Part of me, the one who thinks he’s pretty intelligent, thinks that if I stop now, and go through some struggles, then maybe after a couple of years of misery I will begin to enjoy some things about life again. Maybe even get some of my natural juices flowing again, like I felt now and then in drug court after 7–8 months. They were fleeting little pangs of energy like I just did a line and I was going good. It would happen at work, during some intense struggling labor. I’d remember, “This is only for a year. Just stick with it. Play their game. It will be over”. Then, out of the blue I’d feel like I was on a 3 day runner, just jacked. Luckily, I wasn’t because, odds were, I’d be testing later that evening. Those fleeting moments were only moments. I used to have them, naturally. The last time would have been around 1983 or 1984. Then I ask myself, “If I do quit and go through that misery for those few moments of natural enjoyment, will I even live long enough to be worth it? I might get killed on the freeway tomorrow.”
I have always done and then run out and went through the horrible comedown which was like being on muscle relaxers. Such misery awaits me, I’m always eager to forget what it was like to skip a couple days because you were out of money, or your connect dried up, or got popped. Many reasons, but youth abides. Youth gets you through. It’s not hard to struggle in your youth when you’re strong. When you’re old struggling seems like the last thing you want to do.
It’s for this reason, I’ve not been without for over 8 years. Not a single day have I had to wait until I scored. There were 2 mornings I had to wait until about noon. In 8 years. I have some put away everywhere for when I run out. So, the likelihood is that I won’t run out, until my body gives out. That’s what I’m facing in my early recovery. Along with the thought of my heart deciding it doesn’t want to struggle like that. It wants that little helping hand it’s gotten used to. It wants that helping hand or it’s just going to say, “Nuh-uh”.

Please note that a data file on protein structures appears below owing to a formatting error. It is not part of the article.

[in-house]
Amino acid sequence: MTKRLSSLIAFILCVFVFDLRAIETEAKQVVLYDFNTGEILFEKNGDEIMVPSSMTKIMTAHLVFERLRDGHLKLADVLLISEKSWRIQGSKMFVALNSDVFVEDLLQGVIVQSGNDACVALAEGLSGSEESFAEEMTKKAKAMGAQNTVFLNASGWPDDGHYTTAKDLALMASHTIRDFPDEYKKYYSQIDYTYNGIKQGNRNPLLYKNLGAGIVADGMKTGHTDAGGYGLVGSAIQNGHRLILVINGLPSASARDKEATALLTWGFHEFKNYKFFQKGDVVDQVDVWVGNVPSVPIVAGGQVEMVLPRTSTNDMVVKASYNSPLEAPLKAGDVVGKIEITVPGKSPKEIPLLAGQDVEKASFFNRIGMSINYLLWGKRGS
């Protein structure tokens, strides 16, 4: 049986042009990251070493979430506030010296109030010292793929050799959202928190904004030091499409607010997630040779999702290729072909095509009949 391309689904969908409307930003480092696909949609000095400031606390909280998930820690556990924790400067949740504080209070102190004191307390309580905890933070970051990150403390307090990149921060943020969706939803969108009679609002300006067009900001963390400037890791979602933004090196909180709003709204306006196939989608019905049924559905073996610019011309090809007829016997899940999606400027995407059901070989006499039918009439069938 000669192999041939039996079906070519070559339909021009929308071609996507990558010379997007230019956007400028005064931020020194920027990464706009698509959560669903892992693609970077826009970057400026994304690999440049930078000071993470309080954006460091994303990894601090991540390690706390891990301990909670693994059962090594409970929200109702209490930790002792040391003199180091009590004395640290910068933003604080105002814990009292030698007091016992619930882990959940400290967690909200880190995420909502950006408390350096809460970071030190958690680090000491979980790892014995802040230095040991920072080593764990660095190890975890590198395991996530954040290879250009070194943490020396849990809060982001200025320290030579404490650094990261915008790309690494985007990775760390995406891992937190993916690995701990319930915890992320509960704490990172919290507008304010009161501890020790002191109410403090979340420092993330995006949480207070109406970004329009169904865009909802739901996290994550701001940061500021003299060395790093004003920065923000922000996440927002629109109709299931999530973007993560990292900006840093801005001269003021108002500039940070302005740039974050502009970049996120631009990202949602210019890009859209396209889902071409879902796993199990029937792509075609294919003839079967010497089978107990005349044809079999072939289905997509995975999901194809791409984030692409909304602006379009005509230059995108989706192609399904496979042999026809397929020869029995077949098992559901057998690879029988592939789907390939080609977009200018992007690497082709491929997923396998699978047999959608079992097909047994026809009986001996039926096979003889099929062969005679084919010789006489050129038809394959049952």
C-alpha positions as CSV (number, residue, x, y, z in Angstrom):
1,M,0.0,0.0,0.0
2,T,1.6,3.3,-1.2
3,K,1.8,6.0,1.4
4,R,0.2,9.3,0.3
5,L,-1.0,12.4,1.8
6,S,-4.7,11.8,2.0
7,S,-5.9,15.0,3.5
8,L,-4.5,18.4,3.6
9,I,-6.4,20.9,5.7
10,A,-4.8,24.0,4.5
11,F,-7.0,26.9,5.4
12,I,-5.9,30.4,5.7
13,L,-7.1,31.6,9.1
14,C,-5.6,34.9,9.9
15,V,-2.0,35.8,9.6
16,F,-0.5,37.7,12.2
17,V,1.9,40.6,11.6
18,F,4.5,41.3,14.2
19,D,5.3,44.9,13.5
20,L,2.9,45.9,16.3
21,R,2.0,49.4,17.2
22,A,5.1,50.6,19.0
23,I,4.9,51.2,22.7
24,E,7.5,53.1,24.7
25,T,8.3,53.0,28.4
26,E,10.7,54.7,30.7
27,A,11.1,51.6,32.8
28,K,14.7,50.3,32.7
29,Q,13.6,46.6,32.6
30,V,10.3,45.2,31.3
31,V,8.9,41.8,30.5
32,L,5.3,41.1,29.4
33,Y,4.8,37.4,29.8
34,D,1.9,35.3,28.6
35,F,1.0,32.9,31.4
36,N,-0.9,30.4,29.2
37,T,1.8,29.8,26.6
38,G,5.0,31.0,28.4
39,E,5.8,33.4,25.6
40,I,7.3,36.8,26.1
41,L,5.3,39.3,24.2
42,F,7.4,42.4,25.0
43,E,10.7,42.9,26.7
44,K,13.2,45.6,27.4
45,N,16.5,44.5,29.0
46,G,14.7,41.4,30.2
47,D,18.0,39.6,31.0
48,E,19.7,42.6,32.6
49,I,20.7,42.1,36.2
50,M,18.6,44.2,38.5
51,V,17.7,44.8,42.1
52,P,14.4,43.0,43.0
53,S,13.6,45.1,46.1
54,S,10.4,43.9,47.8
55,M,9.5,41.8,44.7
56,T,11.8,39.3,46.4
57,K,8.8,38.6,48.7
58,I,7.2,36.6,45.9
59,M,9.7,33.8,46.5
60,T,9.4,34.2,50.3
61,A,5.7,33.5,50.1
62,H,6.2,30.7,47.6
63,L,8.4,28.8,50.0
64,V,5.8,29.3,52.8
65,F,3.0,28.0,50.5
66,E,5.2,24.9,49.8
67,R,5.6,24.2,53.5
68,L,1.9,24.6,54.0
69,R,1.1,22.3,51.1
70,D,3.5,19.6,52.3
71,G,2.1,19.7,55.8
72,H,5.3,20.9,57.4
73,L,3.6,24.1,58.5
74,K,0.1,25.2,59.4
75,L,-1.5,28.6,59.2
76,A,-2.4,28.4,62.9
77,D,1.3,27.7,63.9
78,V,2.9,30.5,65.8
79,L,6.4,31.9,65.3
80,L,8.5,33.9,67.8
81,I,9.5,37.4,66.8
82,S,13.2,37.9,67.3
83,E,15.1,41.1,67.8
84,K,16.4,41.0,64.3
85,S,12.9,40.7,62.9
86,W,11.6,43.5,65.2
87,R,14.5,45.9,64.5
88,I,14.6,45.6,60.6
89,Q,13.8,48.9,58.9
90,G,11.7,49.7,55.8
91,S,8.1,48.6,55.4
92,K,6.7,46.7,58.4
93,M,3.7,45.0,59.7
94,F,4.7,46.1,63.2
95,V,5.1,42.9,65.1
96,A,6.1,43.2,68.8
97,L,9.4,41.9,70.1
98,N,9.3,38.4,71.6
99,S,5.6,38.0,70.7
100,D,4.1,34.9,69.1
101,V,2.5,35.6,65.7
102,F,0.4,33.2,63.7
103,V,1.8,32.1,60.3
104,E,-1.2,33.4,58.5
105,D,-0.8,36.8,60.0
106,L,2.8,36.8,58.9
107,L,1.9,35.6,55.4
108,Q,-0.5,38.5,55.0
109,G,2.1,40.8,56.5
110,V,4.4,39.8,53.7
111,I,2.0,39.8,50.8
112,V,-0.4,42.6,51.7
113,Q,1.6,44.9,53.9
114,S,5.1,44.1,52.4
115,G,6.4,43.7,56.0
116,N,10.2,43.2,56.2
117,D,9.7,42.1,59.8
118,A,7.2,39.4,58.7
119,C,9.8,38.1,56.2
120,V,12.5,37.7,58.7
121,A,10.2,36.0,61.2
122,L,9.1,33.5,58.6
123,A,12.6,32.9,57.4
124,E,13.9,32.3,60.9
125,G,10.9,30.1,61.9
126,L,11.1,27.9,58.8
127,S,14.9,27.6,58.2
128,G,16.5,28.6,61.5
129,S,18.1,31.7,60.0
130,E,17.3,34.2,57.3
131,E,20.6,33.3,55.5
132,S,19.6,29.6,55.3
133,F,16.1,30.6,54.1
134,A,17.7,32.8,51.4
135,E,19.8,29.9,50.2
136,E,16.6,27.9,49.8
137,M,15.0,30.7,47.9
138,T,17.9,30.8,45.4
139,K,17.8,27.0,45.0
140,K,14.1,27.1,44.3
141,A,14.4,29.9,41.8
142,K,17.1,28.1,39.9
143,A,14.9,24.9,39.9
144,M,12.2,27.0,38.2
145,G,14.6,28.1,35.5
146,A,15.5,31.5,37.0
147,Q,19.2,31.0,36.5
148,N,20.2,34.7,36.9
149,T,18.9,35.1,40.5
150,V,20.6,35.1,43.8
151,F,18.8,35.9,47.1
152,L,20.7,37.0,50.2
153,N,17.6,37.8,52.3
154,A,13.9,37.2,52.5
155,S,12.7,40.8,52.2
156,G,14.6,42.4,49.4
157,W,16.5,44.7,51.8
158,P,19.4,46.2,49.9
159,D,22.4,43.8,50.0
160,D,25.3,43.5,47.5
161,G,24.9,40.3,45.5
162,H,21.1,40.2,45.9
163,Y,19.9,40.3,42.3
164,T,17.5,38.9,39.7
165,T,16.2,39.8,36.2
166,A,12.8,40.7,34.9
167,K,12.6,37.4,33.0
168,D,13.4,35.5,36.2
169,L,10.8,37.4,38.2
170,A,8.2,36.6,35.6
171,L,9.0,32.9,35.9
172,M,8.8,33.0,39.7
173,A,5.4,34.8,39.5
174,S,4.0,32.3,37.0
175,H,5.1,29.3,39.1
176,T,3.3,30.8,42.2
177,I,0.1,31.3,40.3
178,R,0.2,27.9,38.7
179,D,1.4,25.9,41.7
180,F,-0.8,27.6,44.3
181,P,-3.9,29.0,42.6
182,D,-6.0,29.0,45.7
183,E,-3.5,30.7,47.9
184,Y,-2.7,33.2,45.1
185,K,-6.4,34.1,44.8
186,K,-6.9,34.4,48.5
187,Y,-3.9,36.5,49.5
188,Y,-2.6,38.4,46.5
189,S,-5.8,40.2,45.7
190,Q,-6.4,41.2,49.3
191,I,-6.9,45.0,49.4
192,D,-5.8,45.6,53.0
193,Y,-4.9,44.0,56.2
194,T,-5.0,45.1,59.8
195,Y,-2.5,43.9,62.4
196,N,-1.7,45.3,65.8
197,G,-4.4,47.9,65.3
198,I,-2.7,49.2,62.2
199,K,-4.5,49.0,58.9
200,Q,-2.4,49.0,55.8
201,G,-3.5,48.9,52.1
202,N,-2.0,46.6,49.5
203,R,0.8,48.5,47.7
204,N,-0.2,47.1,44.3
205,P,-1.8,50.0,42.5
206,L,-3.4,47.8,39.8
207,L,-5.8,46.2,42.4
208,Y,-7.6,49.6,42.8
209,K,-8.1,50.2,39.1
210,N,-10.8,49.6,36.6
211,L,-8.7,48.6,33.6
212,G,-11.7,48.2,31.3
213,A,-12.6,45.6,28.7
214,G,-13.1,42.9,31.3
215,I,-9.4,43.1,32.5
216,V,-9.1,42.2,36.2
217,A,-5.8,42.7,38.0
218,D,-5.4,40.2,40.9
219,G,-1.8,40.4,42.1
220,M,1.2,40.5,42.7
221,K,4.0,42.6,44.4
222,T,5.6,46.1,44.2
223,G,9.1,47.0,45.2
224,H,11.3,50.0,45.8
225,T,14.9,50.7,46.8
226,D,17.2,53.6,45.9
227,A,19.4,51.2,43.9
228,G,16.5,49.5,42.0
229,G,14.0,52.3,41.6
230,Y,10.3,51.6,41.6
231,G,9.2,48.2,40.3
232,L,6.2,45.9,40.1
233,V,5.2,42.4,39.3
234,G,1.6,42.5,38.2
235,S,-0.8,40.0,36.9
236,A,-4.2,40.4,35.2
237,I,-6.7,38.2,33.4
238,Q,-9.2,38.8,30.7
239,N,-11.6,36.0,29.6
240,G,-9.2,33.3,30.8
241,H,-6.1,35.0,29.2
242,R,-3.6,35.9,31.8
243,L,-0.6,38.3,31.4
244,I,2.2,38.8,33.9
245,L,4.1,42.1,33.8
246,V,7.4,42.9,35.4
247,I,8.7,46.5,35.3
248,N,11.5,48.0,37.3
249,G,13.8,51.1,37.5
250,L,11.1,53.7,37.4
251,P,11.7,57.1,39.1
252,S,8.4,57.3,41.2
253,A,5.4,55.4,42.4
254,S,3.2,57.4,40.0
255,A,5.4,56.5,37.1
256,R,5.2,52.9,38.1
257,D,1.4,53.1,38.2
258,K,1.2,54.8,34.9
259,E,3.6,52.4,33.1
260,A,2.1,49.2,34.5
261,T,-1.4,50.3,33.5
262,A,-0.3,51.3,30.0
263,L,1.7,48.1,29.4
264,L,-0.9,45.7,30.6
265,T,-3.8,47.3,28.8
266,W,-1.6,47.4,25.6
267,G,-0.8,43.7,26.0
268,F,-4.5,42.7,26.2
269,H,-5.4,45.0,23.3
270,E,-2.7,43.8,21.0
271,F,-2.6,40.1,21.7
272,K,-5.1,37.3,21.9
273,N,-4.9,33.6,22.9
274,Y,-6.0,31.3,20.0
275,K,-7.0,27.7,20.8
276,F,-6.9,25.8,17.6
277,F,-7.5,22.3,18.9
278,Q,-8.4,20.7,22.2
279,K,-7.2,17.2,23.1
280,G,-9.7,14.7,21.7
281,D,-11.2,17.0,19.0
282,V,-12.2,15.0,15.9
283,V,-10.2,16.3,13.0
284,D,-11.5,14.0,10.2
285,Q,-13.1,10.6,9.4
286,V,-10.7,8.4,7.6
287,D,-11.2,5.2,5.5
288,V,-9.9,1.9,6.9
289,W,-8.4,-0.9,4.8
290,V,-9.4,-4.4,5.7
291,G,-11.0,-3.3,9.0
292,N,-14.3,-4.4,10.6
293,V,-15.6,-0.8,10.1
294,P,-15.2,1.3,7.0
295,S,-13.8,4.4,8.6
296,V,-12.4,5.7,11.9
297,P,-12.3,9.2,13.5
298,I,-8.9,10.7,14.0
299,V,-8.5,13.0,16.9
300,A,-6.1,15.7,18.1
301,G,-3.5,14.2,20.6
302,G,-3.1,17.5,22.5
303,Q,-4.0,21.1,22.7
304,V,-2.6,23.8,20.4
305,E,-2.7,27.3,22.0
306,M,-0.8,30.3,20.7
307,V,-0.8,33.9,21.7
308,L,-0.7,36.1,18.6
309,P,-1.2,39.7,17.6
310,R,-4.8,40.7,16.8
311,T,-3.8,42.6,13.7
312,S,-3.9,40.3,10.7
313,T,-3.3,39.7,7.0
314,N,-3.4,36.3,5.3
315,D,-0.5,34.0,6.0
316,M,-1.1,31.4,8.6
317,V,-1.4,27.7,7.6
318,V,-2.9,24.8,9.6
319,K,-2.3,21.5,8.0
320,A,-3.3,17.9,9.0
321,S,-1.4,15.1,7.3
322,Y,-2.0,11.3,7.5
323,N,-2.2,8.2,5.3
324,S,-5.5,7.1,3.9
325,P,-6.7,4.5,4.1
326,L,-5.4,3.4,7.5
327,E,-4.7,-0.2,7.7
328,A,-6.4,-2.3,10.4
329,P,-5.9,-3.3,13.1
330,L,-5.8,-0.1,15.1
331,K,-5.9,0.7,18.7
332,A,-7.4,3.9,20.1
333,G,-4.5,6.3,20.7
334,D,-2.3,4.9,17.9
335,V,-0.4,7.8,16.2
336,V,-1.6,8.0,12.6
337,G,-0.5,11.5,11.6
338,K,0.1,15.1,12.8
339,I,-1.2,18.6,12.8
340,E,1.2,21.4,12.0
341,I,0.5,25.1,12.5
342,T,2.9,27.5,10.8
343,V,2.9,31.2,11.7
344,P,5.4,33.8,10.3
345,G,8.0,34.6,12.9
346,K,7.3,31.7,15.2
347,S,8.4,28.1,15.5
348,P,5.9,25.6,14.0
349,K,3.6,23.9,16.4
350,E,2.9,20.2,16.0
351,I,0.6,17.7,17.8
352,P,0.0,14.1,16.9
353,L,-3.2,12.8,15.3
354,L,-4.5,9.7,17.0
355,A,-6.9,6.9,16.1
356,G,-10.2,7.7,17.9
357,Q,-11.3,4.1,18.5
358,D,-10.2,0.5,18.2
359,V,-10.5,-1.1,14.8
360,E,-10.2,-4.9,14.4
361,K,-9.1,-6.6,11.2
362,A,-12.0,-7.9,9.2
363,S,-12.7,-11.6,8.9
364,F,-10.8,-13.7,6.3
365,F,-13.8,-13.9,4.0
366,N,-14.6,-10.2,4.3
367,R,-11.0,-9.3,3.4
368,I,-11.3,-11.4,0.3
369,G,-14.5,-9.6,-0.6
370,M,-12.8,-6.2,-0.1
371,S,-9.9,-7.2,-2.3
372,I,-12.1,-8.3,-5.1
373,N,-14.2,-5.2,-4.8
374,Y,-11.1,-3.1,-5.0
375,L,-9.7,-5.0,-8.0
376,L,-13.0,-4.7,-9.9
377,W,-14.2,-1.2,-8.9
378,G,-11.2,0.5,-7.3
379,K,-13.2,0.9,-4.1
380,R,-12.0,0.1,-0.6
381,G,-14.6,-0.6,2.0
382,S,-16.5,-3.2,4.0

Then there’s the feeding myself and paying for things and having no savings for that. I must work, therefore, I must _____! At least, that’s what I’m facing for my early recovery. If you’re young, you may have a chance. I don’t like my chances. At least, I don’t like the looks of that mountain I’ll have to climb. I already know it will be the last road I’m on. Why should I be in such a hurry to begin that long hard haul? I’d like someone to offer me a magic pill that would take all that struggle away, and each day put me in a place, “Right where I want to be”. That’s sort of what I have now. I just don’t know if it’s the right one.
I do know this. When I finally did get a year clean, I wasn’t who I am now. I hated my work, my career, my occupation. I had no interest in anything but beer and a recliner and the remote to the television. I was mean and grouchy and liable to go off at a whim. I didn’t like me, and nobody else did. I would sooner die than pick up a pencil to draw, and went weeks without even going into my garage. I went to work, then I went to sleep. That was after one year without. I don’t know what to say about this, but, I’m willing to openly hear any suggestions. Please don’t say it was the beer. I didn’t get drunk. I just drank beer because it would be gone soon enough to piss clean. It was the only enjoyment I had for about an hour before I needed to lay in the chair and doze.